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The stakes are high. Getting into the wireless business is not cheap. Together, the newcomers have spent billions of dollars to buy spectrum licences, build their networks and ink deals with handset makers. That means there will be more courting of customers this summer than Canada has ever seen. Simply put, Canadian wireless customers should expect to start feeling a lot more loved.
It's no accident that Mobilicity chose Scarborough, on the eastern edge of Toronto, next to a Super Sushi House and across from a Chinese Hut, to make its debut. Mobilicity will employ a similar strategy as it expands into nine other markets across Canada, including Calgary, Edmonton and Vancouver, in the coming year. Dobbin knows the downtown core is mostly the domain of Rogers, Bell and Telus, which dominate the corporate accounts and have cornered the iPhone demographic-largely urban customers who choose sleekness of product over lowest price.
Mobilicity and its ilk are targeting a different crowd that includes new and second-generation Canadians. It's a niche that, according to Dobbin, has largely been ignored (though arguably the flanker brands have been pursuing these customers lately). "If you look at wireless markets around the world, there is this thing called micro-segmentation, which really hasn't happened in Canada yet," Dobbin says. "I would classify our approach as looking at different segments of the market in ways that others may not have."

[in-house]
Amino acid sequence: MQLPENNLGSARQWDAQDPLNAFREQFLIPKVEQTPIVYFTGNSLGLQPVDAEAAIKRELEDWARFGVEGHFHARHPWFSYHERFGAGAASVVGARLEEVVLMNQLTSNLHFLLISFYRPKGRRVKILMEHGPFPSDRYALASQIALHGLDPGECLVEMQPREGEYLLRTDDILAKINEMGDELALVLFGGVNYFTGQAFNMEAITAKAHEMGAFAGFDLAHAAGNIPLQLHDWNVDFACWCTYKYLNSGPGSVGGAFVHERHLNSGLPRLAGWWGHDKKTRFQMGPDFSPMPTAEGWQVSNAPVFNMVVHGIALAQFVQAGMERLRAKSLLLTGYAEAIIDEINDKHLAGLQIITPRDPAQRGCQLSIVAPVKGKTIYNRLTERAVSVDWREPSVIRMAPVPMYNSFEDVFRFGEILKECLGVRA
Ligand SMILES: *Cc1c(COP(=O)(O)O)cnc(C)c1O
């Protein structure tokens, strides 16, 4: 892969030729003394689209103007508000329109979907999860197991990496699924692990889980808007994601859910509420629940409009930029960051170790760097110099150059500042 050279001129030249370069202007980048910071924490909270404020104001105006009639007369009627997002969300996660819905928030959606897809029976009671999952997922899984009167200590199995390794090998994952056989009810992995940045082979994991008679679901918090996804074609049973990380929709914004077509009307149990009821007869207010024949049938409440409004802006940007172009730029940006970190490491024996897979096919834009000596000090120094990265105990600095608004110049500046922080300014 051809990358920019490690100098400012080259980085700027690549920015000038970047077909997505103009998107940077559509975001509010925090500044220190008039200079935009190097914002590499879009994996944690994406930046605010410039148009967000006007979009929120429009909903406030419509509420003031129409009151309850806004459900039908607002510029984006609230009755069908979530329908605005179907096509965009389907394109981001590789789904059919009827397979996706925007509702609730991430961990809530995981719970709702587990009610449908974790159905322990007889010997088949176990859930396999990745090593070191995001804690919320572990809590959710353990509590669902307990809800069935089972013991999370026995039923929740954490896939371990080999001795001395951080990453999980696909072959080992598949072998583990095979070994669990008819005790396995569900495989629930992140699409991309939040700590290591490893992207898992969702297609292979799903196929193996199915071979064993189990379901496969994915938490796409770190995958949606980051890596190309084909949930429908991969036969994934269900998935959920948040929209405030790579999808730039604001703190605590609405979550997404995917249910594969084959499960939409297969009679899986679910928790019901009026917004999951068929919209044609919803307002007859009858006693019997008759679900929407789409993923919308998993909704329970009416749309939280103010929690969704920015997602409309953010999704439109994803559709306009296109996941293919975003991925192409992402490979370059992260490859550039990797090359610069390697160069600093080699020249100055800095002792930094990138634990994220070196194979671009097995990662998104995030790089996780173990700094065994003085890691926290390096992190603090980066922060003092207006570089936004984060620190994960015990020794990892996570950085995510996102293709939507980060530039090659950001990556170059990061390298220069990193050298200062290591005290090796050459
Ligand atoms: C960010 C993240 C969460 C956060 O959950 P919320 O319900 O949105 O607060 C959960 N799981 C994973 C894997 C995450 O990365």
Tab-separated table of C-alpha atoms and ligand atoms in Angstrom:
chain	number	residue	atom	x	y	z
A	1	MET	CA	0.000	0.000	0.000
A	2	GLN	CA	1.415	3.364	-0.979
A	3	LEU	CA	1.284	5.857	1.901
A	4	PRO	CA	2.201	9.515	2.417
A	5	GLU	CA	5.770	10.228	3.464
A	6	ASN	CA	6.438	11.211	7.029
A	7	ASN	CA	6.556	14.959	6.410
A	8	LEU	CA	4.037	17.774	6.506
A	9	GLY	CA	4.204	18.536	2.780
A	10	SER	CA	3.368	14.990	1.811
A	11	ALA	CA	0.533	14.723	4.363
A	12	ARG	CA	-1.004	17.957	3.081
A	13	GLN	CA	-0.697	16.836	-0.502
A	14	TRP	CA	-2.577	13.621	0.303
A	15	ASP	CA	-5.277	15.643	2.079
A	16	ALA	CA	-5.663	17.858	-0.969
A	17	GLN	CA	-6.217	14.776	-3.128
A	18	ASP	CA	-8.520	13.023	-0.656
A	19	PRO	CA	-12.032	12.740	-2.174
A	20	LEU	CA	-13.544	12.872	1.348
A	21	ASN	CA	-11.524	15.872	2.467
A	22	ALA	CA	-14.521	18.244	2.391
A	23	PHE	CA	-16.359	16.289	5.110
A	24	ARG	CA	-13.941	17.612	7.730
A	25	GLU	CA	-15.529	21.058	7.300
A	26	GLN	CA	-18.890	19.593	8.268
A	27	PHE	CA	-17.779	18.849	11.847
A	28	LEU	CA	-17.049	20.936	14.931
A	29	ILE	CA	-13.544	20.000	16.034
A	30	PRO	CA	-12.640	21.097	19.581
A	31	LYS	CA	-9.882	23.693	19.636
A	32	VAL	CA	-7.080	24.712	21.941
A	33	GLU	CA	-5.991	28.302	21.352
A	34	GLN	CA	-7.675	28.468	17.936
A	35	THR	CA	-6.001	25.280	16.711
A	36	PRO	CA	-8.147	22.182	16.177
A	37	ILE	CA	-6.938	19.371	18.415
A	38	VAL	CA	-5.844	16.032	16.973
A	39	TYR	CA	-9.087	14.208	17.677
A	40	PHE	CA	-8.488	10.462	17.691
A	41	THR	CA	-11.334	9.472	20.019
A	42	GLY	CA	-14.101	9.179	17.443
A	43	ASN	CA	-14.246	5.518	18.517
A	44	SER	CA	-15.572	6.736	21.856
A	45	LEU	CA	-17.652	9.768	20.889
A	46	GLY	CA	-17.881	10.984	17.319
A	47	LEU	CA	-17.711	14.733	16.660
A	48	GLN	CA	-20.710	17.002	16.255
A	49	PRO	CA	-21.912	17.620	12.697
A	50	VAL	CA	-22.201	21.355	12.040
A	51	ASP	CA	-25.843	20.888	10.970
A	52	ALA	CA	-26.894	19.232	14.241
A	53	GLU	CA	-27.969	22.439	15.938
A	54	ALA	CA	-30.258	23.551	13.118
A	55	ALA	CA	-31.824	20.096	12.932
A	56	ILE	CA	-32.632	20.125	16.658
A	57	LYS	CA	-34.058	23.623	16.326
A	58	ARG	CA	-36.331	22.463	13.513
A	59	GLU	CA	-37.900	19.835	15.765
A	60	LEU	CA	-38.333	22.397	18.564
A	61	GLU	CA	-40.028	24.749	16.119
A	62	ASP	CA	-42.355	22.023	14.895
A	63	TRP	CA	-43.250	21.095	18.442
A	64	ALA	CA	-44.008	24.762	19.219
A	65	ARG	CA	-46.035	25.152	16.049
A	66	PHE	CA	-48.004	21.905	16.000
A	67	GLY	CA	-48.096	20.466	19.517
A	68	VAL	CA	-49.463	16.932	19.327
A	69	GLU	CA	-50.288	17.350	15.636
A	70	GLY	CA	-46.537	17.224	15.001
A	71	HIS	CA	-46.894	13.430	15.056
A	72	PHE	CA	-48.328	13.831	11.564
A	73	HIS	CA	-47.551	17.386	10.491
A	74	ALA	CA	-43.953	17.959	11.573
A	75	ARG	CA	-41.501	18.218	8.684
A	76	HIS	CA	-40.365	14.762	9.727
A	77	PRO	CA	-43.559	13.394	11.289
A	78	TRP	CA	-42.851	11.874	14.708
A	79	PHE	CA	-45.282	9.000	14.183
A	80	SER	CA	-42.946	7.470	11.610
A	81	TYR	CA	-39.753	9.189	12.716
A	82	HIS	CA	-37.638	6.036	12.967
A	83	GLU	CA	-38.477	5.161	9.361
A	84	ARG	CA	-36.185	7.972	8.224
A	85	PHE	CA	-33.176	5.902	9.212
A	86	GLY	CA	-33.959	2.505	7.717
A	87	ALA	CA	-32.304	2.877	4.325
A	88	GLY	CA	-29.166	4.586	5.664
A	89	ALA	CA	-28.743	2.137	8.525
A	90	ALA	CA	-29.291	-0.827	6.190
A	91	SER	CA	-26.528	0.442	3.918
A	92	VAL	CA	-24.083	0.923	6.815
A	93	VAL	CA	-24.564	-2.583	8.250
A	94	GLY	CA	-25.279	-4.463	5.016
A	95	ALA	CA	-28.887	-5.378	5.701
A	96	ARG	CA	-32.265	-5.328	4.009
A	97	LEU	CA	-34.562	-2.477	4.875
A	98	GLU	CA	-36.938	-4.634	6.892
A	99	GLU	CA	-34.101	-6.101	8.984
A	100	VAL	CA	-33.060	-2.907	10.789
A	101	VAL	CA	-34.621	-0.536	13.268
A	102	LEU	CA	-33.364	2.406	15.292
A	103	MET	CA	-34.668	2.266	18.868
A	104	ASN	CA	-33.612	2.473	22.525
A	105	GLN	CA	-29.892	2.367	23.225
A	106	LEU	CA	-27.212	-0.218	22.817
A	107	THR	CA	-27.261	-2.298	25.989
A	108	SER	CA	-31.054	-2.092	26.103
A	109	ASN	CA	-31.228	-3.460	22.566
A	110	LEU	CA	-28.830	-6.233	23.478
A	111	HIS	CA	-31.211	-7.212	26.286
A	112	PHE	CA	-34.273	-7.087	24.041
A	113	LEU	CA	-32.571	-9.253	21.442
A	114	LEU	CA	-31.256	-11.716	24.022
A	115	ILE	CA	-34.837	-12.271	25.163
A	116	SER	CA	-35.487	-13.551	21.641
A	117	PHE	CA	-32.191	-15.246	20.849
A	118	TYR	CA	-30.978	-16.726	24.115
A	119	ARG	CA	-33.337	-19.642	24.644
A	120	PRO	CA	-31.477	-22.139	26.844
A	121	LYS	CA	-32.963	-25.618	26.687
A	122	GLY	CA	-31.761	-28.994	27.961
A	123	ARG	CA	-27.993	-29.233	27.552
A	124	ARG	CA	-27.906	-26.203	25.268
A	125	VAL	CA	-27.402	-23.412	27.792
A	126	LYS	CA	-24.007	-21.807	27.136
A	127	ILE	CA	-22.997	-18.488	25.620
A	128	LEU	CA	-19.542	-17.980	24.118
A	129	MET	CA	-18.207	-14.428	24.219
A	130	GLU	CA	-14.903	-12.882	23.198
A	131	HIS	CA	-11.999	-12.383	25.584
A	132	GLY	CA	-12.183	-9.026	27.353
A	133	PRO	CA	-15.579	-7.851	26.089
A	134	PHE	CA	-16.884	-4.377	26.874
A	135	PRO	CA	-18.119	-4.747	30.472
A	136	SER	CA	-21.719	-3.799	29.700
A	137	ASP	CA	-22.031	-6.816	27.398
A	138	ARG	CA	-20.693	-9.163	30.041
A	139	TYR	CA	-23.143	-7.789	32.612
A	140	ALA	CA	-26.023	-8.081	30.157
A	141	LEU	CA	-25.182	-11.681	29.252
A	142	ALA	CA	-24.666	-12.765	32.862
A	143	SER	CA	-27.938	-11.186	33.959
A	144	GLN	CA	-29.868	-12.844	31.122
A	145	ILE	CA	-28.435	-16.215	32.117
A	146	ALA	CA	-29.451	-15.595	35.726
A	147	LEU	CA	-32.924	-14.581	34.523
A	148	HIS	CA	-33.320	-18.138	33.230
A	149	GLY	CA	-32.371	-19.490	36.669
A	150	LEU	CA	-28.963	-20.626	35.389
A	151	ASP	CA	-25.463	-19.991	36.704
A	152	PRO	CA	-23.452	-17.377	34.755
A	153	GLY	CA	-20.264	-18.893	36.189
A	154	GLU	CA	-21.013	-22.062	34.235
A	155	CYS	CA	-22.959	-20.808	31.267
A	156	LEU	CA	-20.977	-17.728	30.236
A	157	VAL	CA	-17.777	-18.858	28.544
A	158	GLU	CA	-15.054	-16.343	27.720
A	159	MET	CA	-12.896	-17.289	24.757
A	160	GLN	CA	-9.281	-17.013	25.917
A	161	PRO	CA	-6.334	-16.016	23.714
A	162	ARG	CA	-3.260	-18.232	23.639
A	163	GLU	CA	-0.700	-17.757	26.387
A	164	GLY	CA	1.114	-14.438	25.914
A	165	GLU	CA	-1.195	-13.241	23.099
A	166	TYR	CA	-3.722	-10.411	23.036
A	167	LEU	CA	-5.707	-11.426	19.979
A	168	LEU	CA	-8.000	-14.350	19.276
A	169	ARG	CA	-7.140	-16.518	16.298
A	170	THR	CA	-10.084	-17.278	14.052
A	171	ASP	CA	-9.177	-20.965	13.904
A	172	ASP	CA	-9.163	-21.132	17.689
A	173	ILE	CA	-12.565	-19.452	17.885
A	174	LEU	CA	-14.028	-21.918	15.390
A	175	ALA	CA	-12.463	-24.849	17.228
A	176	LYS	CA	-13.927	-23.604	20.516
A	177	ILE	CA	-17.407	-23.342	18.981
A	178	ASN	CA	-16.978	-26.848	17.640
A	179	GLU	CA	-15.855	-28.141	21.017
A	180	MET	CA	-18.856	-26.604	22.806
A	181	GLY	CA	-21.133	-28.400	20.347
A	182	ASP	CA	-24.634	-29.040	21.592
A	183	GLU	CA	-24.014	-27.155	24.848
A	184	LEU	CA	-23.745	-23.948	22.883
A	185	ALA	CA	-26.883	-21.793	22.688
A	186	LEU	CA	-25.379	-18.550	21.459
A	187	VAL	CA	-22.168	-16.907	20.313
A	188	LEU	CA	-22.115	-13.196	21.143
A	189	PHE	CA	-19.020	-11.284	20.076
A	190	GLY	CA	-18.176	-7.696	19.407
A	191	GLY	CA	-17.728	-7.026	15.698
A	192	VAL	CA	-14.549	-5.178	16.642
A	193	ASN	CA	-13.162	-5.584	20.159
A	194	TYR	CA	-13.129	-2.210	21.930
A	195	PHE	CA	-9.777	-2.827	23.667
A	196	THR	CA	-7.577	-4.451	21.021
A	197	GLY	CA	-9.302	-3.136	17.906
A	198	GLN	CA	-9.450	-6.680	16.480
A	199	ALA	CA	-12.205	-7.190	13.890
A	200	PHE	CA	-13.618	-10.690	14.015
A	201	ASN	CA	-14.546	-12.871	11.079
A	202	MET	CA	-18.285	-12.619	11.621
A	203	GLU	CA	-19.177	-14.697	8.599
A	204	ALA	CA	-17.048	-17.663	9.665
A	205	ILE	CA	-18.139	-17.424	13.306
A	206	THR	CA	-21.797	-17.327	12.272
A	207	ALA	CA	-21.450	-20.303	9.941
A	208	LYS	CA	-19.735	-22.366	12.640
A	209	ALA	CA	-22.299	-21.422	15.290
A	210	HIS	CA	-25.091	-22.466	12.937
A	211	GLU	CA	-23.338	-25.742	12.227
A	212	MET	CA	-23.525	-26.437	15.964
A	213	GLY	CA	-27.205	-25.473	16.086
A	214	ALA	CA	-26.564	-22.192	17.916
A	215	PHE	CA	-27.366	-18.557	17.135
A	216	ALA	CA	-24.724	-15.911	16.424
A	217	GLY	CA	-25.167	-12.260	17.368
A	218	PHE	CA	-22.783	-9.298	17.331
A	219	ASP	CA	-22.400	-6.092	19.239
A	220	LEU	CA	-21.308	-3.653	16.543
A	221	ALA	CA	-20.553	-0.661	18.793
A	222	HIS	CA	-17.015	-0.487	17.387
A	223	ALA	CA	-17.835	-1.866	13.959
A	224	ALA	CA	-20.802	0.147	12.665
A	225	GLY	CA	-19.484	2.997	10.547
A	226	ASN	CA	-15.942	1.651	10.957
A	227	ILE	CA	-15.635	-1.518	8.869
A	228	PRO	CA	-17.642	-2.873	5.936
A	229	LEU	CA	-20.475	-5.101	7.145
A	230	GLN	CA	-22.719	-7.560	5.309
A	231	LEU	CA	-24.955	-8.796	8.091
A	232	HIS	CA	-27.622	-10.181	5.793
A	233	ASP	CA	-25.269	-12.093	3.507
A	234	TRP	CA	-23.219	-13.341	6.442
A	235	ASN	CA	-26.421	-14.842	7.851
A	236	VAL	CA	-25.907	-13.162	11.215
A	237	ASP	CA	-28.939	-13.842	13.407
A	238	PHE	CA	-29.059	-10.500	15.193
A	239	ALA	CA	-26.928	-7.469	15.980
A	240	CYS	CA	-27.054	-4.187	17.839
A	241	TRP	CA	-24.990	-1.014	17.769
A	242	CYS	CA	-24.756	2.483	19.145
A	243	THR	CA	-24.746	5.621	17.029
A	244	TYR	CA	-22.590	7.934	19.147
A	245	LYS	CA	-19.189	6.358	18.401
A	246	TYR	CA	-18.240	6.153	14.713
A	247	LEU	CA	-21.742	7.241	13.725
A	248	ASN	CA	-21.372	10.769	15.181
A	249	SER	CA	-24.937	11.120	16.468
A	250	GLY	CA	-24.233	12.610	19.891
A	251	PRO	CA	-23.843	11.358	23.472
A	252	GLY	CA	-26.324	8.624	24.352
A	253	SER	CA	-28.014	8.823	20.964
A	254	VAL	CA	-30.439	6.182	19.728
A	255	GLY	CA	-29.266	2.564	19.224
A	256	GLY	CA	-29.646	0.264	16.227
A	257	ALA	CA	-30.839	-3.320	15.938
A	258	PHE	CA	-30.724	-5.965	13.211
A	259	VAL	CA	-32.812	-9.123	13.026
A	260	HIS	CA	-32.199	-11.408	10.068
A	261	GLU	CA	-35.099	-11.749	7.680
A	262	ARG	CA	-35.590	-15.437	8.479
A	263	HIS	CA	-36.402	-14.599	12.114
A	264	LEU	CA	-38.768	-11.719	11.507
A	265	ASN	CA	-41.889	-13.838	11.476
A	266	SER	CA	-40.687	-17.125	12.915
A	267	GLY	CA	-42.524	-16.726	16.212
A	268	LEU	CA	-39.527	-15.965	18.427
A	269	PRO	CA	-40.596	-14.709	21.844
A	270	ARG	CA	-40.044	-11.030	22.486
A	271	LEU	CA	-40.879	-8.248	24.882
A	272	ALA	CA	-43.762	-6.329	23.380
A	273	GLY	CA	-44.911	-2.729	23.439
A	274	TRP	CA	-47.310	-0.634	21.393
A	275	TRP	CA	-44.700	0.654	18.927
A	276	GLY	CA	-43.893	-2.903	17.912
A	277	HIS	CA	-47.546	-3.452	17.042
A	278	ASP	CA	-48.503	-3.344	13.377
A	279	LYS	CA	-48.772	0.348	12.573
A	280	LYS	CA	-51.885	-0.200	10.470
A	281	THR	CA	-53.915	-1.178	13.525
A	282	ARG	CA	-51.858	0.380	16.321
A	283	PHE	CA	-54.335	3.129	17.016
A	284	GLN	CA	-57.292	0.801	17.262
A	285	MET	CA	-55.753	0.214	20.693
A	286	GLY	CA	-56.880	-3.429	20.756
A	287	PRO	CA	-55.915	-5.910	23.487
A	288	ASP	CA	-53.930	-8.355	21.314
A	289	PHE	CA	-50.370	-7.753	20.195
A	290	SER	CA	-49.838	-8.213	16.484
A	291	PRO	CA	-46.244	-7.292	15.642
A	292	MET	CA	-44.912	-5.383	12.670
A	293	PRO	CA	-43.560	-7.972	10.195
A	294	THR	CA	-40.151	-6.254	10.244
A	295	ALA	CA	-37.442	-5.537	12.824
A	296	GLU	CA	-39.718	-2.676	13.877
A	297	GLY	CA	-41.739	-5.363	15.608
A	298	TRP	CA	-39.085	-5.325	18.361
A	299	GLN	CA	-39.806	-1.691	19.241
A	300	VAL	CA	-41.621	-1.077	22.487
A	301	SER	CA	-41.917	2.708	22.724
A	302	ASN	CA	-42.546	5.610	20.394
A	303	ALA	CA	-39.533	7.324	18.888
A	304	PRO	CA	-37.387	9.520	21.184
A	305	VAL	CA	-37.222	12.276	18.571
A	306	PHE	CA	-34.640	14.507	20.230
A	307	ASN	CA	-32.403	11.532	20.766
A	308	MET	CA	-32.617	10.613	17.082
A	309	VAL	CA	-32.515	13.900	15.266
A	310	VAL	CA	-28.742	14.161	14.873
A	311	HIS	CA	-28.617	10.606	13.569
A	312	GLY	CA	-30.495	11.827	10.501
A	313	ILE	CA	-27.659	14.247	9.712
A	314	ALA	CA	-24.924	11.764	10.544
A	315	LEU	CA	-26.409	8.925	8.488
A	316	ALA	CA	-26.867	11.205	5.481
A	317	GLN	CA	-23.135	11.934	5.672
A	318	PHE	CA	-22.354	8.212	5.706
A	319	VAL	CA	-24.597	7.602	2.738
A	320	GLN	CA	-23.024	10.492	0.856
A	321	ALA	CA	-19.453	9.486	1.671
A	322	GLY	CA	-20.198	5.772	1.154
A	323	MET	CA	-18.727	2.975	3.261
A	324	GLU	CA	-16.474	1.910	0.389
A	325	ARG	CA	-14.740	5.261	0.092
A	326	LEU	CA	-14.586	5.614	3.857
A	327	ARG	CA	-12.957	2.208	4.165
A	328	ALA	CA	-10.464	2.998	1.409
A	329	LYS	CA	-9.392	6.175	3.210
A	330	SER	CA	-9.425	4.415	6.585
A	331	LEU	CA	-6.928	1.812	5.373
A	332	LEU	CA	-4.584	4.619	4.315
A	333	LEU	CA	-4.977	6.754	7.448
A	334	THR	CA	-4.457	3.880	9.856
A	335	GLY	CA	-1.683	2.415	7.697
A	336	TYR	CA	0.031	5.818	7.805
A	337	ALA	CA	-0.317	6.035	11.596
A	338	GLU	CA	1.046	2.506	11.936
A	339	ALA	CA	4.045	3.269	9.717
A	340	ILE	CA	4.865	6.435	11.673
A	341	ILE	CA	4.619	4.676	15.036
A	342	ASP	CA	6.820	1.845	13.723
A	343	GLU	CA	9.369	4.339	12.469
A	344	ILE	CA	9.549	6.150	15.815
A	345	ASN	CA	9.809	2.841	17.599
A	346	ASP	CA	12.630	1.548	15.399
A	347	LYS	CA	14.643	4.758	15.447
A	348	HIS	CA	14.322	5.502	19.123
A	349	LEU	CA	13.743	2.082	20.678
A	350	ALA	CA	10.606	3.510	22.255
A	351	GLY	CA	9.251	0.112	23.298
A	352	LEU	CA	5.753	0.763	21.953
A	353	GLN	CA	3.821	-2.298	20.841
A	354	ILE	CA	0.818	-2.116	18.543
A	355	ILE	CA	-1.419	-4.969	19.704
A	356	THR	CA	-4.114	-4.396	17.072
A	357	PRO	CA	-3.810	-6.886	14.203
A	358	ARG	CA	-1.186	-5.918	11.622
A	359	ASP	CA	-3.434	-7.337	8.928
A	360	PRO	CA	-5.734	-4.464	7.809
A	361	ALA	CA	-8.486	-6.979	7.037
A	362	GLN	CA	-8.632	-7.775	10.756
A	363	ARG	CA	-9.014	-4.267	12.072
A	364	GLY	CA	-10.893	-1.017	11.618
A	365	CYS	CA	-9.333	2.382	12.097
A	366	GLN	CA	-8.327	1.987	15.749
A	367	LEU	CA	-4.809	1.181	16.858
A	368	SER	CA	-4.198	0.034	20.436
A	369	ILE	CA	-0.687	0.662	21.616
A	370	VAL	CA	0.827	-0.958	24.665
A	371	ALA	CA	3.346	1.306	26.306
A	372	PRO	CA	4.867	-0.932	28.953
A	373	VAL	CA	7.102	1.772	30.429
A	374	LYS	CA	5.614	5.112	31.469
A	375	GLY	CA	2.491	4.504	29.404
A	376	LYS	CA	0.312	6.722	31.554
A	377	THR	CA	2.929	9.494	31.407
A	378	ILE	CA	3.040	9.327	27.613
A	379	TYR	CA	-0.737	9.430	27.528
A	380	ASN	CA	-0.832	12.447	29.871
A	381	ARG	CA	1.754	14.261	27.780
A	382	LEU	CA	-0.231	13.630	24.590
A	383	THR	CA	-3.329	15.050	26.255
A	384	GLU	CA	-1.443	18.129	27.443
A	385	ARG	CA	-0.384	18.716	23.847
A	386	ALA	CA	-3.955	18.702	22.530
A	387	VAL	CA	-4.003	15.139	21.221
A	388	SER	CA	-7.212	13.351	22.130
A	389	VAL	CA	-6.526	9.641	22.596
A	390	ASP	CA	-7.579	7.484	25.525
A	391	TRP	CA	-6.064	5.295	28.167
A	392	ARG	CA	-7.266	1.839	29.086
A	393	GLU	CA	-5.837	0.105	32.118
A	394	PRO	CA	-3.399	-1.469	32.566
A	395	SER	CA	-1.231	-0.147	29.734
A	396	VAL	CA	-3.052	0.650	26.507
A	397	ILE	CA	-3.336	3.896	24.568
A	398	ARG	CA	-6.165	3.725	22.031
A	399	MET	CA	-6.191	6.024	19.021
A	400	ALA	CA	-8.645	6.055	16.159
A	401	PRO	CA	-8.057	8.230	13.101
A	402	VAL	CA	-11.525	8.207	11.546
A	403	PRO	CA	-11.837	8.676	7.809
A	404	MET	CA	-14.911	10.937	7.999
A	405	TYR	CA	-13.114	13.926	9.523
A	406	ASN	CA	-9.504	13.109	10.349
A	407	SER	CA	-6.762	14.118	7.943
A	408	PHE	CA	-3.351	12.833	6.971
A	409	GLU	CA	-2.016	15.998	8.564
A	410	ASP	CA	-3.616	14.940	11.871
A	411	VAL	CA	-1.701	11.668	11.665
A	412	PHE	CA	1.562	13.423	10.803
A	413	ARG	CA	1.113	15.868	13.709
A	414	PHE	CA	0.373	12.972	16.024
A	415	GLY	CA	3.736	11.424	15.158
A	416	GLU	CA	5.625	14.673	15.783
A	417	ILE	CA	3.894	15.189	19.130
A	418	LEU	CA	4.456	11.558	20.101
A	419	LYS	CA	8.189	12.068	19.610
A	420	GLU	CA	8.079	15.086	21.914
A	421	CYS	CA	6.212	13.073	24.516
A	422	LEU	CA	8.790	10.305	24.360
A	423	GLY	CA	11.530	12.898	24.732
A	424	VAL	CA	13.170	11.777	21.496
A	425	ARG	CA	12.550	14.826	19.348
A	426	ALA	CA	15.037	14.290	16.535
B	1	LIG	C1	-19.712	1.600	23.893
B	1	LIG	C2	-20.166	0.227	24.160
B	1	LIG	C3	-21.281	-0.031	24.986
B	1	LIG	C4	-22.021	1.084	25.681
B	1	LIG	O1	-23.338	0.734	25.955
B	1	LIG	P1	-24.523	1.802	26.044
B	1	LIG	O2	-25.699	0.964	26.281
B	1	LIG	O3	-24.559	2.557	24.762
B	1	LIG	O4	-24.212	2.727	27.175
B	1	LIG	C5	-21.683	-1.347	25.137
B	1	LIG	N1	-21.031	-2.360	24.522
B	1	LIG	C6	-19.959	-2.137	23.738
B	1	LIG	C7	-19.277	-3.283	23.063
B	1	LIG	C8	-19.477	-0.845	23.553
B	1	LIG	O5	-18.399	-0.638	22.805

So, Mobilicity is pushing $20 add-on plans for unlimited long-distance to select Asian countries, in the hopes that prospective customers will drop their home phones in favour of cheap wireless service for dialling overseas. Wind, having spent the past year using its connections with Orascom and Yak Communications, a long-distance reseller that Lacavera also runs, to leverage cheap airtime around the world, is also offering cut-rate international minutes. Public offers unlimited long-distance within Canada and the U.S.
The new guys are also aggressively touting unlimited local calling within their own networks. By catering to cost-conscious families and immigrant communities, they believe they can sell phones to people who don't yet own one-and a new market will be born.
It may not be that simple. Eager to paint a bullish picture, the upstarts claim that as many as 30 per cent of Canadians fall into this uptapped well of potential subscribers. The incumbents counter that a portion of those phoneless Canadians are unlikely to sign up for one-either because they've learned to live without mobile service or because they're simply not realistic customers. (Try selling a handset to a baby.) By some industry estimates, about 85 per cent of Canadians over the age of 15 are already toting handsets, with 8.5 million subscribers at Rogers, 6.9 million at Bell and 6.6 million at Telus (SaskTel and Manitoba Telecom Services have about half a million each in the Prairies).
The established phone companies plan to use their size as an advantage, subsidizing the cost of pricey handsets like iPhones and high-end BlackBerrys as long as customers commit to multiyear contracts. Bell Mobility president Wade Oosterman argues that customers actually prefer the contract model, as long as they don't have to pay full price for their phones-a notion both Lacavera and Bitove have made a point of criticizing. But Oosterman says it's simple math: "Handsets can cost you $400 each. If you're a family of four, that can be pretty steep," he says. "That's why we subsidize hardware-in return for your promise to stay with us for a while."